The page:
Meaning and Introduction
A pledge is only a special kind of bailment, and chief basis of distinction is the object of the contract. Where the object of the delivery of goods is to provide a security for a loan or for the fulfilment of an obligation, that kind of bailment is pledge. Under Indian Contract Act, 1872 the ‘Pledge’ has been defined in section 172 as:
S 172. “Pledge”, “pawnor”, and “Pawnee” defined.-
The bailment of goods as security for payment of a debt or performance of a promise is called “pledge”. The bailor is in this case called the “Pawnor”. The Bailee is called the “Pawnee”.
Rights of a Pawnee
1. Right of retainer (Section 173- 174) – As per section 173, the pawnee may retain the goods pledged, not only for a payment of a debt or the performance of the promise, but also for the interest of the debt, and all necessary expenses incurred by him in respect of the possession or for the preservation of the goods pledged. Further, as per section 174, in absence of any contract to the contrary, the pawner shall not retain the goods pledged for debt or promise other than the debt or promise for which they have been pledged. However, such contract shall be presumed in absence of any contract to the contrary with respect to any subsequent advances made by the pawnee.
2. Right to extra ordinary expenses (Section 175) – As per section 175, the pawnee is entitled to receive from the pawner extra ordinary expenses incurred by him for the preservation of the goods pledged. For such expenses, however, he does not have right to detain the goods. Section 175 says that the pawnee is entitled to receive from the pawner extraordinary expenses incurred by him for the preservation of the goods pledged.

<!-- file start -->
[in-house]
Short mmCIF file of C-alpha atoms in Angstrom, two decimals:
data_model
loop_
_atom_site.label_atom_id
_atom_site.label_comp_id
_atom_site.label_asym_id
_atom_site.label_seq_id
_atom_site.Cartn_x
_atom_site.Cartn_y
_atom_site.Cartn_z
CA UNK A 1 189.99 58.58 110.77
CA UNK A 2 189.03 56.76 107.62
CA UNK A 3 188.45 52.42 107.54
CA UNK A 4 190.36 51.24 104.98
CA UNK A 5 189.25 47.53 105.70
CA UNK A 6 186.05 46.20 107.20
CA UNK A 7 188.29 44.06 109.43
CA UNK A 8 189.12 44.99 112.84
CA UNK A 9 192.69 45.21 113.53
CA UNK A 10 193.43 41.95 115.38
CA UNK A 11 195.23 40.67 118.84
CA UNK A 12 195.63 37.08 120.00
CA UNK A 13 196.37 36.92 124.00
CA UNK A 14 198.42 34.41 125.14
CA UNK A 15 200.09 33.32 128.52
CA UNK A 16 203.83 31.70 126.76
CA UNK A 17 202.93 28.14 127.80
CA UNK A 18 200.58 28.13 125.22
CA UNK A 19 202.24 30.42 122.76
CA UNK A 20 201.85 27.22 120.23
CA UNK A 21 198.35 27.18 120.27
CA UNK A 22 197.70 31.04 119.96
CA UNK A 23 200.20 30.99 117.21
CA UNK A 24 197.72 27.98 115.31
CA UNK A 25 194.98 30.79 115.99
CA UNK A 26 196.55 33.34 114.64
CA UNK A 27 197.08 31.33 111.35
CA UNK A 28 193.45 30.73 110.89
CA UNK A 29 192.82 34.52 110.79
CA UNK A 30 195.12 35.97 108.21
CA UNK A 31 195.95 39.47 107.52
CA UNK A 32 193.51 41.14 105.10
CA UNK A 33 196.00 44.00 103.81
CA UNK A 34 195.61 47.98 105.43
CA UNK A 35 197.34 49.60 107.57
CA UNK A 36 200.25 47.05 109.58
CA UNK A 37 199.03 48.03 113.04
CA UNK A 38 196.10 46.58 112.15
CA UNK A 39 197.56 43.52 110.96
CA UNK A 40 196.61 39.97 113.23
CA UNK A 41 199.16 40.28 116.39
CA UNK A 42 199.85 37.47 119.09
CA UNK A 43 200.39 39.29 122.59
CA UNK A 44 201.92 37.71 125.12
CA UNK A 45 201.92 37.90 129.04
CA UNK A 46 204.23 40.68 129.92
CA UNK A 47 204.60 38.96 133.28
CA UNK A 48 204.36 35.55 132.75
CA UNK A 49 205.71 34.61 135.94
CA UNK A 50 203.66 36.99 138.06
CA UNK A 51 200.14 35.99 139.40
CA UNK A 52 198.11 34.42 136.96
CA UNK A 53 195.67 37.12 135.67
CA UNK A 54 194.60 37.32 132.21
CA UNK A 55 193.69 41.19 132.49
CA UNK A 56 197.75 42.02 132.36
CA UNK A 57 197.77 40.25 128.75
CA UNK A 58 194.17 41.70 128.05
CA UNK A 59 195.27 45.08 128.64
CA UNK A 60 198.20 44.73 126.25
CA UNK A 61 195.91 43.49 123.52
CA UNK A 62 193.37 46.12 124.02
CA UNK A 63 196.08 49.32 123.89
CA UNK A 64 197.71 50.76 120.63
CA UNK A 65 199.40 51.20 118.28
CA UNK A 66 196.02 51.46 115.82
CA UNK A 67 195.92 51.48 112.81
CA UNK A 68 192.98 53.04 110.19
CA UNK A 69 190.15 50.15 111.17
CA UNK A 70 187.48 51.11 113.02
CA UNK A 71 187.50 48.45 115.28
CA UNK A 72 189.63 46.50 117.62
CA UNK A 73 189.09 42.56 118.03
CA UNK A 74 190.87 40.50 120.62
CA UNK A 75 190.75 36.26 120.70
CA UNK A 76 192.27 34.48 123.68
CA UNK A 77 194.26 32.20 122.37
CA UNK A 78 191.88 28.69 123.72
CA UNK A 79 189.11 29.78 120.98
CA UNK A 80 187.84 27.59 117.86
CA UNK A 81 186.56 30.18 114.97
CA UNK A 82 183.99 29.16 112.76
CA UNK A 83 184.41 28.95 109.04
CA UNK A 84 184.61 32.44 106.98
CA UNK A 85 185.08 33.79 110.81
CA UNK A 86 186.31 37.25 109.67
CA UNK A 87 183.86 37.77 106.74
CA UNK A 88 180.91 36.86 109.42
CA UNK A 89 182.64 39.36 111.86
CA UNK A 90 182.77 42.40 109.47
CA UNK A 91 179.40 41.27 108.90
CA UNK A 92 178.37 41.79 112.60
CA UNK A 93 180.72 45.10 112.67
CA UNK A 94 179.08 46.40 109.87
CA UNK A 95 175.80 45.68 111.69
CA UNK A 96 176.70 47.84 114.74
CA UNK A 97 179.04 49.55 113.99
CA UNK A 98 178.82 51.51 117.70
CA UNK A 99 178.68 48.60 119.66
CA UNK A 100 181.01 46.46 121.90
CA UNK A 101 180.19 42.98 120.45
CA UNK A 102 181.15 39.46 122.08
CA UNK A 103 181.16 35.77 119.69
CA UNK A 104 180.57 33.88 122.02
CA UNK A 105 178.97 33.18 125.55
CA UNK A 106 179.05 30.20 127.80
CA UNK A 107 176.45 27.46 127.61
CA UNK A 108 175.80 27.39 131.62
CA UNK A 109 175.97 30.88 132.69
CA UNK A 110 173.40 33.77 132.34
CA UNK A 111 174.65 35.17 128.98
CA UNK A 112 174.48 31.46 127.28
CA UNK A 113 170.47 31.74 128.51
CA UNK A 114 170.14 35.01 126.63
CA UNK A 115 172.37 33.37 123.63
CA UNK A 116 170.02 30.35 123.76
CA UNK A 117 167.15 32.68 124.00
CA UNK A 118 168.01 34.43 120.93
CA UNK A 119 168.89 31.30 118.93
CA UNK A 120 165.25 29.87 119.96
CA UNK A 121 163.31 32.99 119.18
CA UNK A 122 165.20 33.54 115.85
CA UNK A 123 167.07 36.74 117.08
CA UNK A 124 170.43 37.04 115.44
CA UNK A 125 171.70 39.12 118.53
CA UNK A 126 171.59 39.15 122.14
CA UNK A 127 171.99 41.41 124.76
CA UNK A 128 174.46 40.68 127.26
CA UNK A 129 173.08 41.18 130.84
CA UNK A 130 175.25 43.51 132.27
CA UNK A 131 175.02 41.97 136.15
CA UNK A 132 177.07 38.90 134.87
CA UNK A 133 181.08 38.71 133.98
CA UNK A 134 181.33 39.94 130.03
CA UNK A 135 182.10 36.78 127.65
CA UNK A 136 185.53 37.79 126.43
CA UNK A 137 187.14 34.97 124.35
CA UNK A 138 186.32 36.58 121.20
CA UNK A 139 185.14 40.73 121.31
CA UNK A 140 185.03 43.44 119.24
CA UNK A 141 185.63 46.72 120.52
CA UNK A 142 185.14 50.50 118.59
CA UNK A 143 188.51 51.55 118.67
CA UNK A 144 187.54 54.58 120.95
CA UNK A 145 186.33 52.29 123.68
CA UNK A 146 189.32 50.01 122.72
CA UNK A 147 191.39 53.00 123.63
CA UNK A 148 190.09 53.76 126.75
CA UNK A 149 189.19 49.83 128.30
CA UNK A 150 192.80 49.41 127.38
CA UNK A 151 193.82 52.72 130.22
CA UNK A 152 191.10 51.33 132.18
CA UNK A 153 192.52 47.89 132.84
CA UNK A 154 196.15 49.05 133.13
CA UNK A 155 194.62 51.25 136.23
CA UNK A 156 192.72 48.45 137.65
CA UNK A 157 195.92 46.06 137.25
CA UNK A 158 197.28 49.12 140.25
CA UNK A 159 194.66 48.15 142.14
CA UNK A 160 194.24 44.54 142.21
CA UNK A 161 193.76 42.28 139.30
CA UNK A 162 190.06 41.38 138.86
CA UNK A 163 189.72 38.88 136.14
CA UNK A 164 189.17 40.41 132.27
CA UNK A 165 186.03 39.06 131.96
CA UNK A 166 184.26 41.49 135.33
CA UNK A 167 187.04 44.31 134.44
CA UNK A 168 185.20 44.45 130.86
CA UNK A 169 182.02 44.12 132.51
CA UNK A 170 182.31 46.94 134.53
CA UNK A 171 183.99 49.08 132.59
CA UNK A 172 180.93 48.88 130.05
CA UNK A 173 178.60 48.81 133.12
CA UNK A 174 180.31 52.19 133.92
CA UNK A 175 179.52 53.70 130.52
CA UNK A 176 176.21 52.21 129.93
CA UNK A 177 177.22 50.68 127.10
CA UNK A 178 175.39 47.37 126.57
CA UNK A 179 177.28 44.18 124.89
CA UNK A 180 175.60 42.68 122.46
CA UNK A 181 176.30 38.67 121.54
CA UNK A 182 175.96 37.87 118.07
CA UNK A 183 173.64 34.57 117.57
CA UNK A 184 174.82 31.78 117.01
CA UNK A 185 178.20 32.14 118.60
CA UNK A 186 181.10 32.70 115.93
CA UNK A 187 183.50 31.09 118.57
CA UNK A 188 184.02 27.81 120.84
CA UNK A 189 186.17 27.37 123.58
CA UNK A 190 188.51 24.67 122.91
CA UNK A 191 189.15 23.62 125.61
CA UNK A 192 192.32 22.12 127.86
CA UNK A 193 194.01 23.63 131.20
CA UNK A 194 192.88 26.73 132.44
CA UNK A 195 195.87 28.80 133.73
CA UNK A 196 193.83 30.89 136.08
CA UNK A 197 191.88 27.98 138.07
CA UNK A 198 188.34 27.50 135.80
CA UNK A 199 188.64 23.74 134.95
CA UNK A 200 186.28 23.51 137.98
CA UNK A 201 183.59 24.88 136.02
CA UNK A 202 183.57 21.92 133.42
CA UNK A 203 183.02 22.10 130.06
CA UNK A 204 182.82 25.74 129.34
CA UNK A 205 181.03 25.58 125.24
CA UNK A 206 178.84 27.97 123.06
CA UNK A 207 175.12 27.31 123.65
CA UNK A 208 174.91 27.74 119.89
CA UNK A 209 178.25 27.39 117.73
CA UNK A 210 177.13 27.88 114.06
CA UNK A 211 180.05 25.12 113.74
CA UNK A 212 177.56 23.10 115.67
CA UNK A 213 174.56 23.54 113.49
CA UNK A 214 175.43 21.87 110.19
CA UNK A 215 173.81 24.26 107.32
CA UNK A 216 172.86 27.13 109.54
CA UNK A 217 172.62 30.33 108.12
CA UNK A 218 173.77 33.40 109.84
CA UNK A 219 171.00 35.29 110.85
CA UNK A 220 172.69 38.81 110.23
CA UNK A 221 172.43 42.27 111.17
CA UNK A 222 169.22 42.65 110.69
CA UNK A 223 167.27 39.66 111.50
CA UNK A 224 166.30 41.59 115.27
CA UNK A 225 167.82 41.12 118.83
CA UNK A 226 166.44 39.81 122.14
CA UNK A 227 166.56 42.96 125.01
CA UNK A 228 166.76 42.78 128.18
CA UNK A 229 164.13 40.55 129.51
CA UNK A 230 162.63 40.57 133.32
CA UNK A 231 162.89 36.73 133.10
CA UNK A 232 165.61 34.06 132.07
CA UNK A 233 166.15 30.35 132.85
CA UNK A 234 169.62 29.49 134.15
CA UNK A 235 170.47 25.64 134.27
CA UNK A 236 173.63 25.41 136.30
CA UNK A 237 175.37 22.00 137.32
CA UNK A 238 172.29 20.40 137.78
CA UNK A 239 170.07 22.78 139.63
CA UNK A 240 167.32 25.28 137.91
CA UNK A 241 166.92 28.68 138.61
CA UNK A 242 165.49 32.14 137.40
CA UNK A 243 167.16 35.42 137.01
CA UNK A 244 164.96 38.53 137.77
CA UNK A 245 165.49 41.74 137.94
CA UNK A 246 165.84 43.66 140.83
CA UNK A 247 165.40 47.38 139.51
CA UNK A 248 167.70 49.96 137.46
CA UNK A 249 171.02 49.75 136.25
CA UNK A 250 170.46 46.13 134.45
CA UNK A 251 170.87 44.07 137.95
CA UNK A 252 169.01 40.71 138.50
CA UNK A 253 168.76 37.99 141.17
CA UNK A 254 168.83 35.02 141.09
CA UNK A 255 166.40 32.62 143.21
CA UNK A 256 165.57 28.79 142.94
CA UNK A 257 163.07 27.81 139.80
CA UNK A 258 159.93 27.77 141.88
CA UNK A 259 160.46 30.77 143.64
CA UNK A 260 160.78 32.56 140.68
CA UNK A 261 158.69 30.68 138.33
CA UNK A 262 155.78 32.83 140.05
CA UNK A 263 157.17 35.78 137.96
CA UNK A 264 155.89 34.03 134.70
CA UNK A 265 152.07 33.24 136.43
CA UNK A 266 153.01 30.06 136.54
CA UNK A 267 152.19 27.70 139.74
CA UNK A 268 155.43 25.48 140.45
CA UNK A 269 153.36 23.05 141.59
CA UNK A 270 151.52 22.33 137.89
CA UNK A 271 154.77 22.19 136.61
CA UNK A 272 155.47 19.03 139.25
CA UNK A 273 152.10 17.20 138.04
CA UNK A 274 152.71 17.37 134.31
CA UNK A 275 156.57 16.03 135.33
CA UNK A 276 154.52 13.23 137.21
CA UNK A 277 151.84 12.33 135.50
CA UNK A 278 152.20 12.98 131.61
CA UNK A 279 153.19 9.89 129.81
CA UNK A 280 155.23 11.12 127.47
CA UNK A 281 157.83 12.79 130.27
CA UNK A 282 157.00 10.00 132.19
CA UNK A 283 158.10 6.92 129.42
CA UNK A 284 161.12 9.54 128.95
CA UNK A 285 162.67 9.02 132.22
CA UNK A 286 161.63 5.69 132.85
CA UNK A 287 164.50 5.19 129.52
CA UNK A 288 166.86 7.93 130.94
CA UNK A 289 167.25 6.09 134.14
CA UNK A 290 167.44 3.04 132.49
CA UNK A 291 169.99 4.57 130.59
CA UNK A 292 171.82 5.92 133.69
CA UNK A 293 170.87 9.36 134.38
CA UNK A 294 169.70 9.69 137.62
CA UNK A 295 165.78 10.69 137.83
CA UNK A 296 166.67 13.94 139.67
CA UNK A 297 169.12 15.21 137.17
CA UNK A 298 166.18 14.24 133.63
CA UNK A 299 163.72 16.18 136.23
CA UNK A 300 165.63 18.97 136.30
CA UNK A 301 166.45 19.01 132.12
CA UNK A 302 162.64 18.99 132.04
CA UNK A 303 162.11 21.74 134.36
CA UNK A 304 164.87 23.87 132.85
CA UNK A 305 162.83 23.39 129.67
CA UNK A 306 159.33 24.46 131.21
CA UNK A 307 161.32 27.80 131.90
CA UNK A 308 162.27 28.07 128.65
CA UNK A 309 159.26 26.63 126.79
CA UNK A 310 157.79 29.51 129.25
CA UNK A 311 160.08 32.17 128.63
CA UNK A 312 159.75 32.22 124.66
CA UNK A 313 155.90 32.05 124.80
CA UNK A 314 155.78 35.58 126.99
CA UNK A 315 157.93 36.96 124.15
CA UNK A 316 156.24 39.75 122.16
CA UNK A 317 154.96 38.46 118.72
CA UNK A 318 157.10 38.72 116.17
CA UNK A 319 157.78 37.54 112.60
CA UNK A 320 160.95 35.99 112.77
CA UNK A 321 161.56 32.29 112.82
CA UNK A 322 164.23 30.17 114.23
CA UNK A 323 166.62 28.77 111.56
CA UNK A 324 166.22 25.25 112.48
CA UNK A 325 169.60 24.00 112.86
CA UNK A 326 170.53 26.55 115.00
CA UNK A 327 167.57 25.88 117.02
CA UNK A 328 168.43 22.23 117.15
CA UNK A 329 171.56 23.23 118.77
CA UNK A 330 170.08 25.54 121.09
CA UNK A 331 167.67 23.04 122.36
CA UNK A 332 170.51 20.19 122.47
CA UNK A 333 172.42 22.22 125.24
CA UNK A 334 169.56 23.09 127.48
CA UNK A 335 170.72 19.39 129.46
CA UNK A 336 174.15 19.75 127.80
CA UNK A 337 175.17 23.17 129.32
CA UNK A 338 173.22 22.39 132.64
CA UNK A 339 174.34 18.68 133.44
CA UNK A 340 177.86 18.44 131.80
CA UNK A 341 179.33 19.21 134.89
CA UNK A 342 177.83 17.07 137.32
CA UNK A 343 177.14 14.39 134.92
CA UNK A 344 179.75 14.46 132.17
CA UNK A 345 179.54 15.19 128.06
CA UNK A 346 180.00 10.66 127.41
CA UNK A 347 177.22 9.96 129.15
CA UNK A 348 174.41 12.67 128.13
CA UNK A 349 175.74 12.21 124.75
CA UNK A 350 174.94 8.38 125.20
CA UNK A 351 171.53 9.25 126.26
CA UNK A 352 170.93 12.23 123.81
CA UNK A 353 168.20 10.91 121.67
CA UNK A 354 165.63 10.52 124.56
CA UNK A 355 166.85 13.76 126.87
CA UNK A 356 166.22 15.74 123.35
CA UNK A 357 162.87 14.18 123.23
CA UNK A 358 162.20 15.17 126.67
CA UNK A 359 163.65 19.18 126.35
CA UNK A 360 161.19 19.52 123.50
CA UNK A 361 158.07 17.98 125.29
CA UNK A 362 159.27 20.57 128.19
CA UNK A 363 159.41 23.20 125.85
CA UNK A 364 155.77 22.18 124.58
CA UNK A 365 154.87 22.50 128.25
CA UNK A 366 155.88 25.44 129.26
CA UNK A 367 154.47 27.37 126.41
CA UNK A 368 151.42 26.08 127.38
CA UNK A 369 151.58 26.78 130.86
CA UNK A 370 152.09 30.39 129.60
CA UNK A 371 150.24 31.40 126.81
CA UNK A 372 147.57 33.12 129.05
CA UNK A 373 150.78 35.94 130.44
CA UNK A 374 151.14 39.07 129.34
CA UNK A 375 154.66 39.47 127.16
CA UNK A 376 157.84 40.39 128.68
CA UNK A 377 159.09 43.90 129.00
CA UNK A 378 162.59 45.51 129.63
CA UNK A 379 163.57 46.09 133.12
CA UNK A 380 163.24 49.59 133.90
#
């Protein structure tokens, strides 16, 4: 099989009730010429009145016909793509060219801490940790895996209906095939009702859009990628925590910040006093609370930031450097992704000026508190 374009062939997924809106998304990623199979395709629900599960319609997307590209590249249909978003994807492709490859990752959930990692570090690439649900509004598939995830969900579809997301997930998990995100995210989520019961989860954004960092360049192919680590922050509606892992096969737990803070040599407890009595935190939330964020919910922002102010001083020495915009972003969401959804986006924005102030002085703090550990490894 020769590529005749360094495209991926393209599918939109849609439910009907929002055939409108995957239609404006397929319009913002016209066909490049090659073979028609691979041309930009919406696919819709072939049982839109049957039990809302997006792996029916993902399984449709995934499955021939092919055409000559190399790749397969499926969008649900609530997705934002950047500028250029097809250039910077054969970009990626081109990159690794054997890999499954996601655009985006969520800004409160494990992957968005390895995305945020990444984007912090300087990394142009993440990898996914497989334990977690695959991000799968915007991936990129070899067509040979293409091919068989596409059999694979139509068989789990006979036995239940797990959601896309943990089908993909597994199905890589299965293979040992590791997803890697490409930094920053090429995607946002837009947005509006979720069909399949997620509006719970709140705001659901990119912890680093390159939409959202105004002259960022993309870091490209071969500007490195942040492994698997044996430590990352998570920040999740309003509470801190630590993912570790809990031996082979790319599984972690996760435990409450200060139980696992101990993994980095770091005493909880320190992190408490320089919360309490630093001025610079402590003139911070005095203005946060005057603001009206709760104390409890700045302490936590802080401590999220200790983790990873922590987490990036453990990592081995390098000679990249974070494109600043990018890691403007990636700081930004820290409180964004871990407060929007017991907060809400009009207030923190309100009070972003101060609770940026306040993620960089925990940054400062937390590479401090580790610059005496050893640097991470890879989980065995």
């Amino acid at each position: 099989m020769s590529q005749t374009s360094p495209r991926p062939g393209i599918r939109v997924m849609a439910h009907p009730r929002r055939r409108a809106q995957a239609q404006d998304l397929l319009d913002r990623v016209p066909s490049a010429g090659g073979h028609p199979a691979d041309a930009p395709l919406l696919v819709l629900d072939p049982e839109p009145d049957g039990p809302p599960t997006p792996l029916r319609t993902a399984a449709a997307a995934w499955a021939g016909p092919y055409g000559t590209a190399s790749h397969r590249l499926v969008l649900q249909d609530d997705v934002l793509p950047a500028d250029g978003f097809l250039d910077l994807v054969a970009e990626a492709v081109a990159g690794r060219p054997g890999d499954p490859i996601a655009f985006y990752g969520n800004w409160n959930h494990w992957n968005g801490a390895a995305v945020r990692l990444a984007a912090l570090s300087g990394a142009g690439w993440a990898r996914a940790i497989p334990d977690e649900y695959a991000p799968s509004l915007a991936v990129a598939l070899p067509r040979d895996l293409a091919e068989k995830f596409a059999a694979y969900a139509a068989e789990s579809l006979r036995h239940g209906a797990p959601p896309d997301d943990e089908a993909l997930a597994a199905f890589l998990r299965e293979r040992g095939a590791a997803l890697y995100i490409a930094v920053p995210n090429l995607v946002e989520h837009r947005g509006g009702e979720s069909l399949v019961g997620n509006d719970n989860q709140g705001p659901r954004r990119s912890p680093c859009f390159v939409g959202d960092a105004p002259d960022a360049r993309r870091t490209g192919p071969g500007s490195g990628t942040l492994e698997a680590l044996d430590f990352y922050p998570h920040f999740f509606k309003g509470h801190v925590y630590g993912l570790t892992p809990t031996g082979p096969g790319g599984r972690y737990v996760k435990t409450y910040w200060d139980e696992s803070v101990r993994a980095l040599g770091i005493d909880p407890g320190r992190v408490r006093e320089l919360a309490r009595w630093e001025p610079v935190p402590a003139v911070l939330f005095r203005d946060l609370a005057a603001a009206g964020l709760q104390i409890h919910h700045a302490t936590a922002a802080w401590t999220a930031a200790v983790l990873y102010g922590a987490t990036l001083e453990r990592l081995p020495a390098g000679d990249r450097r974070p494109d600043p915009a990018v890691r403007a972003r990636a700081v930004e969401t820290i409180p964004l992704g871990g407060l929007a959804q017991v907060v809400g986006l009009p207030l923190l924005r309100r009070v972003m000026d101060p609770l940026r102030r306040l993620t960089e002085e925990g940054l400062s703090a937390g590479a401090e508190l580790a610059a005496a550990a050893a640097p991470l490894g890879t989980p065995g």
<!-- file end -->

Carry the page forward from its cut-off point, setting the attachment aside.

3. Right of sale (Section 176) – As per section 176 (Pawnee’s right where pawnor makes default) – If the pawnor makes default in payment of the debt or performance at the stipulated time, of the promise, in respect of which the goods were pledged, the pawnee may bring a suit against the pawnor upon the debt or the promise and retain the goods pledged as a collateral security; or he may sell the thing pledged, on giving the pawnor reasonable notice of the sale.
Pledge made by non-owner of the goods
Ordinarily goods may be pledged by the owner or by any person with the consent of the owner. A pledge made by any other person is not valid. This is important to protect the interests of the owners. However, in many situations it is equally important to allow trade and commerces and so there are some situations where a person having the possession of the goods by owner’s consent, is entitled to pledge those goods even without owner’s consent for the pledge. These situations are discussed below –
1. Pledge by Mercantile agent (Section 178): When a mercantile agent is in possession of the goods with consent of the owner, any pledge made by him in ordinary course of business will be valid, provided that the pawnee acts in good faith and that he has no notice of the fact that the pawnor is not authorized to pawn the goods.
The essential conditions of this rule are – he must be a mercantile agent, he must have possession of the goods by consent of the owner, and it must be done in ordinary course of business. Further, the pawnee should act in good faith and he must not have notice that the pawnor has no authority to pledge.
2. Pledge by a person in possession under voidable contract (Section 178 A):When the goods are obtained by a person under a contract that is voidable under section 19 or 19 A, he can pledge the goods if the contract is not avoided at the time of the pledge.
3. Pledge by person with limited interest (Section 179): Section 179 says that where a person pledges goods in which he has only a limited interest, the pledge is valid to the extent of that interest.